"Ornaments For Yer Fire Stoves!"
- Above: Victorian Christmas and New Year greetings card*
- London street-seller
- 45 x 102mm (1¾ x 4in)
- Circa 1870s
- Below: Victorian Comic Valentine
- Closed 127 x 197mm (5 x 7¾in)
- Unfolded 127 x 368mm (5 x 14½in)
- Circa 1870s
While re-visiting past issues of The Ephemerist an item from Notes & Queries, December 1988, caught our attention and were pleased at last to be able supply some visuals for the enquirer who signed themselves as "Londinense".
Browsing through Andrew Tuer's Old London Street Cries the other day my curiosity was once again aroused
by 'fire-stove ornaments':
"Another summer cry recalls to memory a species of house
decoration, which we may hope is rapidly becoming a
thing of the past. 'Ornaments for yer fire stoves' are
usually either cream- tinted willow shavings, brightened by
the interspersion of a few gold threads, or mats thickly
covered with rose-shaped bows and streamers of gaily-
coloured tissue papers. Something more ornate, and not
always in better taste, is now the fashion; the trade
therefore has found its way from the streets to the shops,
and the old cry, 'Ornaments for yer fire stoves' is likely
to be seldomer heard".
I am quite mystified by this and at a loss to visualise what these things looked like and what they were really for.
The following issue, March 1989, Peter Jackson supplies the answer:
Fire- stove ornaments, which so mystified Londinense
(Notes & Queries 30), were common in every household
in the days of open fires. They were merely a way of
decorating the dead fire-grate during the summer to make it
look pretty. George Scharf (1788-1860) painted a delightful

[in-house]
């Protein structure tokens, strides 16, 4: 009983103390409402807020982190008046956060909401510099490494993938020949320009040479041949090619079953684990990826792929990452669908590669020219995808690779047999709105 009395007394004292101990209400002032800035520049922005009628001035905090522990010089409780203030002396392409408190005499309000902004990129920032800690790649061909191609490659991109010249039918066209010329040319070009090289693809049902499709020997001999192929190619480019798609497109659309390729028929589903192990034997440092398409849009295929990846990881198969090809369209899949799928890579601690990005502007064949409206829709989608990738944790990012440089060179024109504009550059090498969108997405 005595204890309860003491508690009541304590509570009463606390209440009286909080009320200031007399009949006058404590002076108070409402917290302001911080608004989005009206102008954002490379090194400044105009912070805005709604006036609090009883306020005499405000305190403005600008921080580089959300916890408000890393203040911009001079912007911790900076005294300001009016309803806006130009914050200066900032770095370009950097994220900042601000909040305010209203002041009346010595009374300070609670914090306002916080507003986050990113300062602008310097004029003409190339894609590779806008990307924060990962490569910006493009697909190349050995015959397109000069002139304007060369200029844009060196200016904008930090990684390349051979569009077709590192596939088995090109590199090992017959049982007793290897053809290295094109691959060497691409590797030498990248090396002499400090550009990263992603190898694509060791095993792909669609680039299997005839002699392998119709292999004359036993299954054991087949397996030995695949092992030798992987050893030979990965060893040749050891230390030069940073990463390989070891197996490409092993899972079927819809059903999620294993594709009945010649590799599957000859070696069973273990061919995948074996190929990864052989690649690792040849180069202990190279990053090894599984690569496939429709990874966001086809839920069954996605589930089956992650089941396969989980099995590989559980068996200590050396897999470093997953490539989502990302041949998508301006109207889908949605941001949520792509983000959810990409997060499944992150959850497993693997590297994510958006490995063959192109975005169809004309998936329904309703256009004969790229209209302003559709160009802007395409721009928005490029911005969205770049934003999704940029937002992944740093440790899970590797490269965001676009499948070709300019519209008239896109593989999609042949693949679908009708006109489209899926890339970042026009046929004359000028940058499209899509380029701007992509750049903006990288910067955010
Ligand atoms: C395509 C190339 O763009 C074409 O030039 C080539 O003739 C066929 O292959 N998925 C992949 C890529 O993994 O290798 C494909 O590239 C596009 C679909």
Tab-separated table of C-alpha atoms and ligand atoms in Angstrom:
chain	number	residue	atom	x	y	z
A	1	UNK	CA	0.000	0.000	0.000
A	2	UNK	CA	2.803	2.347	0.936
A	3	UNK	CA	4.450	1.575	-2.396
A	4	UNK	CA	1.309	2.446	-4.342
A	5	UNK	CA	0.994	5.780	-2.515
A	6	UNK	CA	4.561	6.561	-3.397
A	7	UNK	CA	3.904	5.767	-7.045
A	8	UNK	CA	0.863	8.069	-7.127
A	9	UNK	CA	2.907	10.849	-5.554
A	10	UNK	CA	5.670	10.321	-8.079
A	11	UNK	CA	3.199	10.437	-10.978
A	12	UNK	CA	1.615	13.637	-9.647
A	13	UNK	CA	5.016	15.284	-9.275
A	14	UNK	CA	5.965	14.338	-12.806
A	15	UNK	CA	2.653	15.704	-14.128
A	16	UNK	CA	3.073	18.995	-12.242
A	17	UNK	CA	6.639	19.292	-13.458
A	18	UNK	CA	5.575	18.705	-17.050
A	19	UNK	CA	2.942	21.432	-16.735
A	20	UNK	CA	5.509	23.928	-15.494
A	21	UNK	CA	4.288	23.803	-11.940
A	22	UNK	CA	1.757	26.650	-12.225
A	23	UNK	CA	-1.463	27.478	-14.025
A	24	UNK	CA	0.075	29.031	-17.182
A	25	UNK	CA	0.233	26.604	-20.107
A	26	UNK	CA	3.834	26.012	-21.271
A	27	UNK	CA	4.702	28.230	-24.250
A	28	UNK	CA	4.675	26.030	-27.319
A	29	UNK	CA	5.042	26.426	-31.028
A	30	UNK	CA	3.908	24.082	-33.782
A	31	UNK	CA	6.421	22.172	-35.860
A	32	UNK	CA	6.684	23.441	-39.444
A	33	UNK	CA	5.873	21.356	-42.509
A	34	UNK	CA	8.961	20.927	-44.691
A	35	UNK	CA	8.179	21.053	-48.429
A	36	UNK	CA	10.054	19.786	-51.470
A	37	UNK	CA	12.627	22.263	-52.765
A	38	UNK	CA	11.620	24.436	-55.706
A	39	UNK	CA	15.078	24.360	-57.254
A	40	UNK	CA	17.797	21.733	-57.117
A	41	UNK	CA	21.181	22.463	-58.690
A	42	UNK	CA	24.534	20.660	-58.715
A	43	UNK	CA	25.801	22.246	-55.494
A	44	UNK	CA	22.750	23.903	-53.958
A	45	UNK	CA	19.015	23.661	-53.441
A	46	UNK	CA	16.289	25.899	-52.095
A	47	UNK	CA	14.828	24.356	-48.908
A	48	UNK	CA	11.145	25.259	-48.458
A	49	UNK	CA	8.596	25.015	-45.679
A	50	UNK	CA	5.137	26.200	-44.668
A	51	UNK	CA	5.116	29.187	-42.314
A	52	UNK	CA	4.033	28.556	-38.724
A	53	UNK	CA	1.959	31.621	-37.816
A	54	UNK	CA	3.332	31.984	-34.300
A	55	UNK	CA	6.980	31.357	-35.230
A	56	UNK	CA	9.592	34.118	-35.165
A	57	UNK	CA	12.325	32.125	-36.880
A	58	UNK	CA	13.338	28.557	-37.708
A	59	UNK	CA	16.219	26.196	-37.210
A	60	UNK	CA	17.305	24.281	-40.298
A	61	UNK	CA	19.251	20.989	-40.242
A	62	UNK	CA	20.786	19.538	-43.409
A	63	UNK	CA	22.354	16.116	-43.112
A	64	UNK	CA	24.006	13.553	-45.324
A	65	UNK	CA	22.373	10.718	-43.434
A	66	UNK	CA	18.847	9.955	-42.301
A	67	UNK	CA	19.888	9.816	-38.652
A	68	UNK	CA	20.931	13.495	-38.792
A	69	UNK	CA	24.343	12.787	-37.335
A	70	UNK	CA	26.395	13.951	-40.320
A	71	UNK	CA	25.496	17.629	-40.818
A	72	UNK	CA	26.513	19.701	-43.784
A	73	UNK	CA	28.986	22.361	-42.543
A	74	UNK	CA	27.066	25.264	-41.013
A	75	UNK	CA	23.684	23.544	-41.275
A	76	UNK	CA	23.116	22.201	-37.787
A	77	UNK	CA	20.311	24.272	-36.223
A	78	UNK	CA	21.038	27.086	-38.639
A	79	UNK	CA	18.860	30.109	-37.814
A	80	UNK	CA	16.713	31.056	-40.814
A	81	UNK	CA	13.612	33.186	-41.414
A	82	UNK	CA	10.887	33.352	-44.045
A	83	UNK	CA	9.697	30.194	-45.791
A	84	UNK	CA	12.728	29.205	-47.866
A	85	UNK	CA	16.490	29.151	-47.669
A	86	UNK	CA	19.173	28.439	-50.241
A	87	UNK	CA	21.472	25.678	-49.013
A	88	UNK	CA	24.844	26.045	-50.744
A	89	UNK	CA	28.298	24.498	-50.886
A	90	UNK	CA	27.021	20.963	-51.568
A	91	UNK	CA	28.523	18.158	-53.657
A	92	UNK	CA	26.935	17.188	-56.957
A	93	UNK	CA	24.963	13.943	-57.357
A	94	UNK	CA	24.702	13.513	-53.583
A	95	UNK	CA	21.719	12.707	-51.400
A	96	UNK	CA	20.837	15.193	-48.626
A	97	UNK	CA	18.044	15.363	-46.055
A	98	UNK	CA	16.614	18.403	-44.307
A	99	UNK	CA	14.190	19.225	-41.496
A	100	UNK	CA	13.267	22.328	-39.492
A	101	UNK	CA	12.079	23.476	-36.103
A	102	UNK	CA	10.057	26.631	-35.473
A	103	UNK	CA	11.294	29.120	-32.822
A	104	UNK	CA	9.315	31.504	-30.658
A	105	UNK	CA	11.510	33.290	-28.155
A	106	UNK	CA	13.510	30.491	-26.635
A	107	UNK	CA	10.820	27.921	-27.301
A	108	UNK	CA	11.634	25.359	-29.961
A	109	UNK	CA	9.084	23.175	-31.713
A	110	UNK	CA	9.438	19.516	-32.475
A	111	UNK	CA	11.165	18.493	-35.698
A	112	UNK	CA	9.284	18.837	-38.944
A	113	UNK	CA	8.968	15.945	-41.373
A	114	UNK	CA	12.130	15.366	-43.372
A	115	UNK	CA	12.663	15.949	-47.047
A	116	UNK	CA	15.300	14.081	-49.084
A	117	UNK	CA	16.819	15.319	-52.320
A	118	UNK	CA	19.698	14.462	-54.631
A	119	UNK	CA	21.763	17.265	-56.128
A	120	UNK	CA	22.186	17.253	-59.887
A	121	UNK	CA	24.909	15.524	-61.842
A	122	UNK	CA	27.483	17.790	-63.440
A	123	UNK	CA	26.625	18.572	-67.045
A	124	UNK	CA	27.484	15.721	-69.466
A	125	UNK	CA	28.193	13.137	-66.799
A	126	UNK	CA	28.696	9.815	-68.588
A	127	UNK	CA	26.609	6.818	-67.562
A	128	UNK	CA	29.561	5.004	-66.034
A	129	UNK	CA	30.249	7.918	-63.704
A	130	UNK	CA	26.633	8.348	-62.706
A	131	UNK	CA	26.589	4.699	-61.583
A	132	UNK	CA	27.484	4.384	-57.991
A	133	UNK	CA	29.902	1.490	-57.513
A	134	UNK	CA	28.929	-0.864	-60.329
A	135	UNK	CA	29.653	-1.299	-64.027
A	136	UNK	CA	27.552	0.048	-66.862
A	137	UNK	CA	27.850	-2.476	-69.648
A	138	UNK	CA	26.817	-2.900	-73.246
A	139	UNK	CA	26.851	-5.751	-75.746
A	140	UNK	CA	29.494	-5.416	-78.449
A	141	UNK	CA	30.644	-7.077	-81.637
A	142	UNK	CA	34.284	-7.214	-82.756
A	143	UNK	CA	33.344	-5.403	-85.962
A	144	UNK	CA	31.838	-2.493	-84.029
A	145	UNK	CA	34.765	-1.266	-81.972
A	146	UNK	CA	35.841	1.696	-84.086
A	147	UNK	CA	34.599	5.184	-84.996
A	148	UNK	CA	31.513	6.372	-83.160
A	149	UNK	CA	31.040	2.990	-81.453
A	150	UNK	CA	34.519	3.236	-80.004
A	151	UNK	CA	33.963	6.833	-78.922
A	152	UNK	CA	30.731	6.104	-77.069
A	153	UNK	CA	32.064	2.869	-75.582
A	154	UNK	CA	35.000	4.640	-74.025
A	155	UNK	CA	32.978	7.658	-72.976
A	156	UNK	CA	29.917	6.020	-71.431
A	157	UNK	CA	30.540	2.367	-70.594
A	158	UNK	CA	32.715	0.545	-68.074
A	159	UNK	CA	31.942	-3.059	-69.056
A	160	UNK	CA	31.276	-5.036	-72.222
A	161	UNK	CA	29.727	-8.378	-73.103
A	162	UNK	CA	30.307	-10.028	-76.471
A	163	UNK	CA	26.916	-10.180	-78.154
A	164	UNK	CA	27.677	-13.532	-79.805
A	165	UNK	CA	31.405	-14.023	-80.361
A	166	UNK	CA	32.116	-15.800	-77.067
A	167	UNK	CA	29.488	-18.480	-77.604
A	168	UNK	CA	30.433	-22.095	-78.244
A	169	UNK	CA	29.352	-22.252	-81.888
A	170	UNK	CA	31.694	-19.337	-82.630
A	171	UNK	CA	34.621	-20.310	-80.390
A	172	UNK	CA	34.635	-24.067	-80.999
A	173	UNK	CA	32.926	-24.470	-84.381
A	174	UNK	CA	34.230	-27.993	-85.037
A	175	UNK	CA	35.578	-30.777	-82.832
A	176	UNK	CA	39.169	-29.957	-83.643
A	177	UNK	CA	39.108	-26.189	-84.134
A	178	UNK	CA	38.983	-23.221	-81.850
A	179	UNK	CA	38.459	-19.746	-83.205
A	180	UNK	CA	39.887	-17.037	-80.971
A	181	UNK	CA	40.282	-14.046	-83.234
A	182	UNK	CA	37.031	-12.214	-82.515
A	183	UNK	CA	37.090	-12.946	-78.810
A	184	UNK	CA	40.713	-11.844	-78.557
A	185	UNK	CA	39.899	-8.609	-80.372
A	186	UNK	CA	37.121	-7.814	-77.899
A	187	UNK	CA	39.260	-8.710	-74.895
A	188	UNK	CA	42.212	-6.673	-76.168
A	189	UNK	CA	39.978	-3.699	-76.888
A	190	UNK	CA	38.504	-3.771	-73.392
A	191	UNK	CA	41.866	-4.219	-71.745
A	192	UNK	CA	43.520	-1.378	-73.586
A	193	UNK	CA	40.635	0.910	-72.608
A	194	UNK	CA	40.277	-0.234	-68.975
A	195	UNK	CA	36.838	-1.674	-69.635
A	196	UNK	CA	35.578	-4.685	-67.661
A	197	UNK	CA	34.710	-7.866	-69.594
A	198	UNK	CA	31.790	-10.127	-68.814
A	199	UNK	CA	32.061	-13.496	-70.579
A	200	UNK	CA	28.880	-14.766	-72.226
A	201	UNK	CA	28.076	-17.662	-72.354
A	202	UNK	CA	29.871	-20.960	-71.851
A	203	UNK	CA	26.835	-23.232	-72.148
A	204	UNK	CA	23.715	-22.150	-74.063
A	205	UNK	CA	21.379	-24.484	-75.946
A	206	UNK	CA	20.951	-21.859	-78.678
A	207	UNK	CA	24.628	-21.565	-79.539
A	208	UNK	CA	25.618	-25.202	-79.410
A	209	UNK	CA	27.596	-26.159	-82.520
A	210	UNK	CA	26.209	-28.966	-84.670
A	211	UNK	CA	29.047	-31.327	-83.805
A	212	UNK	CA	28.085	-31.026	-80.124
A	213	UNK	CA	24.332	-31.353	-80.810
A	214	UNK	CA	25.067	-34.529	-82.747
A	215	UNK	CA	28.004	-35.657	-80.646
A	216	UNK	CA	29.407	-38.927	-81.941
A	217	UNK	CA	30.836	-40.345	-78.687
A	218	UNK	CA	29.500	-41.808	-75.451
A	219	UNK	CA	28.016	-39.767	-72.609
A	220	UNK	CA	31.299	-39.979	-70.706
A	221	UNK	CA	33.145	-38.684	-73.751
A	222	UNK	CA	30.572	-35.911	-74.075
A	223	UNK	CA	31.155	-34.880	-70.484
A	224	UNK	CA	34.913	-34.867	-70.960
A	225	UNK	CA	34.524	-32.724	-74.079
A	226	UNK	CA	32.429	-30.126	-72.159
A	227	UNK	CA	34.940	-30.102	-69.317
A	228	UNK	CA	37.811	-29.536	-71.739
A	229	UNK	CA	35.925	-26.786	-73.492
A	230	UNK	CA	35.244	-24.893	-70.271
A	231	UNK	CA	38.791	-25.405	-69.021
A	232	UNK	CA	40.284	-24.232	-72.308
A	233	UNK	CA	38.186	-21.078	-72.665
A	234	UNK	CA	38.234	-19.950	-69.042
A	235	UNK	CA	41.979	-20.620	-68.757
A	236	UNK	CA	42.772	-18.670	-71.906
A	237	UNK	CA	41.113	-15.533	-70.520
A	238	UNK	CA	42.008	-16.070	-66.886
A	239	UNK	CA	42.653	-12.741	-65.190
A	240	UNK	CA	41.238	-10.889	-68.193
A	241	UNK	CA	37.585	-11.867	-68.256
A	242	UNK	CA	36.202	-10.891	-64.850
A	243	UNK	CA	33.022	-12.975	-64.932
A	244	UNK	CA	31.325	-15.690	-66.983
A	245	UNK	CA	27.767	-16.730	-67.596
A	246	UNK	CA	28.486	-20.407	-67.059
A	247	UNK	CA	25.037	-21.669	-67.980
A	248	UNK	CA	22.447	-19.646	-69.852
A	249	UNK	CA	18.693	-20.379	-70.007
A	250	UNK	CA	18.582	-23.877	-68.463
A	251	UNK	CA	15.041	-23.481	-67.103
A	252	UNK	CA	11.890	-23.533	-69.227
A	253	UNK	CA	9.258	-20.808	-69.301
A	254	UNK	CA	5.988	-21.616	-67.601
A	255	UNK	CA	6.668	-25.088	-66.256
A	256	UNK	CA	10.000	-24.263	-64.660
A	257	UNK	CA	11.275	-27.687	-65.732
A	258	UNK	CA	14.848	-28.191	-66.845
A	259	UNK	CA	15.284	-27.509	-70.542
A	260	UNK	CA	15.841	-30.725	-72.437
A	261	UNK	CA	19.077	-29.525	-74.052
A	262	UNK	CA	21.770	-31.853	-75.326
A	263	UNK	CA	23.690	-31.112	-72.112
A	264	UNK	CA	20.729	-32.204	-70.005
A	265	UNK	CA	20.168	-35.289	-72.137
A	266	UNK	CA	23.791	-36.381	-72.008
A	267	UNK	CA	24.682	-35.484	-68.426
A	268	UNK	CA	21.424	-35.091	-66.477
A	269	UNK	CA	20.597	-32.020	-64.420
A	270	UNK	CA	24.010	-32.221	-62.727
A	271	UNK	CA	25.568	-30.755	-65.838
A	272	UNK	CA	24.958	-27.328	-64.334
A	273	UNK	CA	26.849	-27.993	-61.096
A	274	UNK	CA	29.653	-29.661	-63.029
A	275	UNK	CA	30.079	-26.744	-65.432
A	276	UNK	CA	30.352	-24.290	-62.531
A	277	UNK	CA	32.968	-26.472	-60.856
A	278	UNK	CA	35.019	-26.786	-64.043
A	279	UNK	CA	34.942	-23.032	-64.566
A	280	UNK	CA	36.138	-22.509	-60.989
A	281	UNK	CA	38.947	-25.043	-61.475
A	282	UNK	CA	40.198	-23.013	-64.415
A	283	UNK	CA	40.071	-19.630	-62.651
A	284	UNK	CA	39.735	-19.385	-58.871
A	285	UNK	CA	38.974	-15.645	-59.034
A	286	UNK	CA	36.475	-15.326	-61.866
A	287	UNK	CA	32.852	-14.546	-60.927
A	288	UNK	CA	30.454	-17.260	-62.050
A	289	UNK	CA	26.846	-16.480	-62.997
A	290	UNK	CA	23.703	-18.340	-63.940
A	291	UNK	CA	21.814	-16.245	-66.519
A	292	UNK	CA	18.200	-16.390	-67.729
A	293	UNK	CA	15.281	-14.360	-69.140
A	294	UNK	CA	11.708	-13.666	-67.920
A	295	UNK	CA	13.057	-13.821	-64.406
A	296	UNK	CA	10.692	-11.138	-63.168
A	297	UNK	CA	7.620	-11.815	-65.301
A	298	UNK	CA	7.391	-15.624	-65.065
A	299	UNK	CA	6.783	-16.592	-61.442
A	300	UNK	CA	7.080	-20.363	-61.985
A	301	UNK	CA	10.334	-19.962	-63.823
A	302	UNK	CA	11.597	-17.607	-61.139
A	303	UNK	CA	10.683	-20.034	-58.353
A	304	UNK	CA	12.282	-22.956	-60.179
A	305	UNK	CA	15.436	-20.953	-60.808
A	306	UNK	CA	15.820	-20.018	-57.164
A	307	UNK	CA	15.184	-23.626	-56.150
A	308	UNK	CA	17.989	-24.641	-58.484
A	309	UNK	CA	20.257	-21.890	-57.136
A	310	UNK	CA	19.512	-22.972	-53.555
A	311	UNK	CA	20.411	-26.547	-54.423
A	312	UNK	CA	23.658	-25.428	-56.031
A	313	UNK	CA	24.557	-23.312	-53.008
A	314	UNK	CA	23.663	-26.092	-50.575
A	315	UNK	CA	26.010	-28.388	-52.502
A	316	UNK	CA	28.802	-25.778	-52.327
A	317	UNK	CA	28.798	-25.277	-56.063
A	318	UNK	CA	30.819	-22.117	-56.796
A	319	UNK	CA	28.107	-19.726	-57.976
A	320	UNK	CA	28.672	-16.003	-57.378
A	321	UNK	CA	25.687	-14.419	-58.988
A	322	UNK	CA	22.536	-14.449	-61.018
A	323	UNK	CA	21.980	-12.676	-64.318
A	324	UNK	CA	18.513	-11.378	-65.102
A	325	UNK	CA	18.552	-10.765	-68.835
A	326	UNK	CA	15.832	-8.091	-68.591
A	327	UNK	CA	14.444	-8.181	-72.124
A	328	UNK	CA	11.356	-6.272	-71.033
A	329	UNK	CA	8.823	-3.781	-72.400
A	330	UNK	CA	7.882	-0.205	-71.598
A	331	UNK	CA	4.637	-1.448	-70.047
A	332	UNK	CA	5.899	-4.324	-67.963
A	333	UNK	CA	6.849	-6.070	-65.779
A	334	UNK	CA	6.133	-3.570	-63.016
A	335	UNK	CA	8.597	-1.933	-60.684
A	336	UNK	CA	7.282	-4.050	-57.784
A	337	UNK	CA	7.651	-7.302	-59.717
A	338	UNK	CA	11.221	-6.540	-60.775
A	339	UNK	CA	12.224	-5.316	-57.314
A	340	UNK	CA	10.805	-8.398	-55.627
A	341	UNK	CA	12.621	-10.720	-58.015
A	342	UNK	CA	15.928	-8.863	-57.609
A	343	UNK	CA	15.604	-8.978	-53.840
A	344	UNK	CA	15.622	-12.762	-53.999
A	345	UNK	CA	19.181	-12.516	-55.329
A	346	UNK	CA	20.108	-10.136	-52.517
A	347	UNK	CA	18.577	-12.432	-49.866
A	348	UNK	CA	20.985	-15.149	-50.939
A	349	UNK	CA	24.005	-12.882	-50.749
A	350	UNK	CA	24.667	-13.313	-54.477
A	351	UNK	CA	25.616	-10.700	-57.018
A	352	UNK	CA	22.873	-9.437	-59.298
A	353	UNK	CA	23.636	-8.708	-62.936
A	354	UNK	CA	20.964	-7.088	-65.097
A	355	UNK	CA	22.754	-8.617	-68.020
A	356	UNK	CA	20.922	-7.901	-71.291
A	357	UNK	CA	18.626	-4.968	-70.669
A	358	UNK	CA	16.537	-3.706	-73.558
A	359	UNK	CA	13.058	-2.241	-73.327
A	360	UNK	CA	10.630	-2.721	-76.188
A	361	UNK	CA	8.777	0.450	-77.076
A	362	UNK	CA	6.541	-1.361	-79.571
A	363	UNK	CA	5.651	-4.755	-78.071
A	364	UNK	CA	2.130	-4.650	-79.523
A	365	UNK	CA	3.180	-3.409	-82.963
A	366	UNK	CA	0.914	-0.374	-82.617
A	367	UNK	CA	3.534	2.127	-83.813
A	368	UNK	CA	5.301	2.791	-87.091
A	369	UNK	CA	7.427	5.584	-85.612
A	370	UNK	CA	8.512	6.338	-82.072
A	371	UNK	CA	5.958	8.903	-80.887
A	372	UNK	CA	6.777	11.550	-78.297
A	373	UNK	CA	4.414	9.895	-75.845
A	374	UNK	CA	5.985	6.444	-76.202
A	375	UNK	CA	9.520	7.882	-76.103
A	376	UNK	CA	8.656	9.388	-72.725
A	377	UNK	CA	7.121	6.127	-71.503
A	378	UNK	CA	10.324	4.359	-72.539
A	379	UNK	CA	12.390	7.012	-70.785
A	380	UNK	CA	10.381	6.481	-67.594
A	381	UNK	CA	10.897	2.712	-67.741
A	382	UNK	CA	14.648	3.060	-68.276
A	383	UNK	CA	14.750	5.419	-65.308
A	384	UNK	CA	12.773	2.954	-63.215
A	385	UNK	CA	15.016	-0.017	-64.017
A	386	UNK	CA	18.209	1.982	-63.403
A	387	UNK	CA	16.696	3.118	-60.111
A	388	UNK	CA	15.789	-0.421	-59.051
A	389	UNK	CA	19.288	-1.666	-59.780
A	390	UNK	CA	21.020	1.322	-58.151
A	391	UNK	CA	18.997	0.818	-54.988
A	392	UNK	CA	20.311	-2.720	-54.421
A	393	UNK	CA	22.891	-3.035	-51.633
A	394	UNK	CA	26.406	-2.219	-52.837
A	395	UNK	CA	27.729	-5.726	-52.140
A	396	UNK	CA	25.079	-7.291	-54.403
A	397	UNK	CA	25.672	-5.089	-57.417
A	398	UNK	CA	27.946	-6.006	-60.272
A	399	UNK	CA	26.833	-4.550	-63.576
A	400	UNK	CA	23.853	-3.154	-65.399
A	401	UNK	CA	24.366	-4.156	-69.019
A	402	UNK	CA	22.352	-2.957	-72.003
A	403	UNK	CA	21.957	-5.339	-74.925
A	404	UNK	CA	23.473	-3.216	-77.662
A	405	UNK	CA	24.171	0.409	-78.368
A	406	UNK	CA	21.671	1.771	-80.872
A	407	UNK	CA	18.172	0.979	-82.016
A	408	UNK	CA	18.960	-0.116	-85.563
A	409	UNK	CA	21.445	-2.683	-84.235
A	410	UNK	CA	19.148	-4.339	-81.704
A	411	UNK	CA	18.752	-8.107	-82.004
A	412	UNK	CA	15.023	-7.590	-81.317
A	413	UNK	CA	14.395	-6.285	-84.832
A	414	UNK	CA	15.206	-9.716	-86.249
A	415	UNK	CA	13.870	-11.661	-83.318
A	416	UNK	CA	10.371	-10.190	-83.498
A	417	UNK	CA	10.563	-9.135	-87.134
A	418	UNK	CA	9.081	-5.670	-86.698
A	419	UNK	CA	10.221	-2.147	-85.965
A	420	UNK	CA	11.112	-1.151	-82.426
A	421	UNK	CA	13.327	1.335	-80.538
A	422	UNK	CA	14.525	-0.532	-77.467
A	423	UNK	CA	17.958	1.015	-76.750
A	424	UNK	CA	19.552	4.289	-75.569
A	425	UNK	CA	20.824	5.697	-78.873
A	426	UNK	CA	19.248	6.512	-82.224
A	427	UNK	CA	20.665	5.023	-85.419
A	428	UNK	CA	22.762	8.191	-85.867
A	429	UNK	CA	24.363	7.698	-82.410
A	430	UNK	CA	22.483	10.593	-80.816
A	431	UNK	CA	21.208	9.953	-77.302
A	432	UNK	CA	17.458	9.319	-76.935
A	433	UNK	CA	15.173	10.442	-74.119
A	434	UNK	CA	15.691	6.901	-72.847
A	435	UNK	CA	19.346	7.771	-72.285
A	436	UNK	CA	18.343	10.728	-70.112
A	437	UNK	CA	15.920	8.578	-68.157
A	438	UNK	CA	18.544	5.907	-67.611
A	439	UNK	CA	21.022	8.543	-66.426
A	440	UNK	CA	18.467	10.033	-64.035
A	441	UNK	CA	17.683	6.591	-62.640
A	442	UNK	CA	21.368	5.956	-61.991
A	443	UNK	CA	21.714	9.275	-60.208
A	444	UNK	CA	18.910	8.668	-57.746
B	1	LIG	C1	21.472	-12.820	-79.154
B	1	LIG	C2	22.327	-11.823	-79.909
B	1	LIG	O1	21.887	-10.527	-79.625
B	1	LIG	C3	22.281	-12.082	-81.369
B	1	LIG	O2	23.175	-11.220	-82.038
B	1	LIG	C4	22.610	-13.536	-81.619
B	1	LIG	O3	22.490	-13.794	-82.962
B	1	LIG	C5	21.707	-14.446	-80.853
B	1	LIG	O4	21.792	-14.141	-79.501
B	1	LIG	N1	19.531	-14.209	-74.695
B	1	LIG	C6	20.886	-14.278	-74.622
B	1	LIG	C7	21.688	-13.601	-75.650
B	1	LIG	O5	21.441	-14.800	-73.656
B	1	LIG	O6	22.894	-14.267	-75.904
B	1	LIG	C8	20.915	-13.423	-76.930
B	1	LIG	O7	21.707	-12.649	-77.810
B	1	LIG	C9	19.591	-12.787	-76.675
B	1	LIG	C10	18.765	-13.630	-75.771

watercolour of a street vendor selling 'Ornaments for your
fire- stoves' which is in the British Museum and there is a photograph of a
woman making the ornaments at home in 'Living London'
by George R Sims (1903) Vol II p 23. The text reads, "The
little kitchen table is covered with coloured paper, and here
and there are long strips of gold shavings, as well as rosettes
of various colours; these are dexterously pieced together and
form a very pretty ornament. A very precarious income is
earned, however, by hawking them about the streets of
London, and many of these women find it necessary to follow
another calling in addition, most of them making artificial
flowers for the winter months".
* Additional information supplied by society member Katherine Howells shows the greeting card was registered for copyright protection with the Stationers’ Company whose records are held at The National Archives.
- Registration date: 17 July 1879
- Description: 'A water colour drawing of girl carrying fire stove ornaments'.
- Name and address of proprietor of copyright: Augustin Thierry, 13a Finsbury Square, London.
- Name and address of author: Felix Dussert, 35 Great Portland Street, London.
- Name of parties to agreement: Felix Dussert, and Augustin Thierry.
- Catalogue reference 'COPY 1/46/78'
- Copyright © The National Archives
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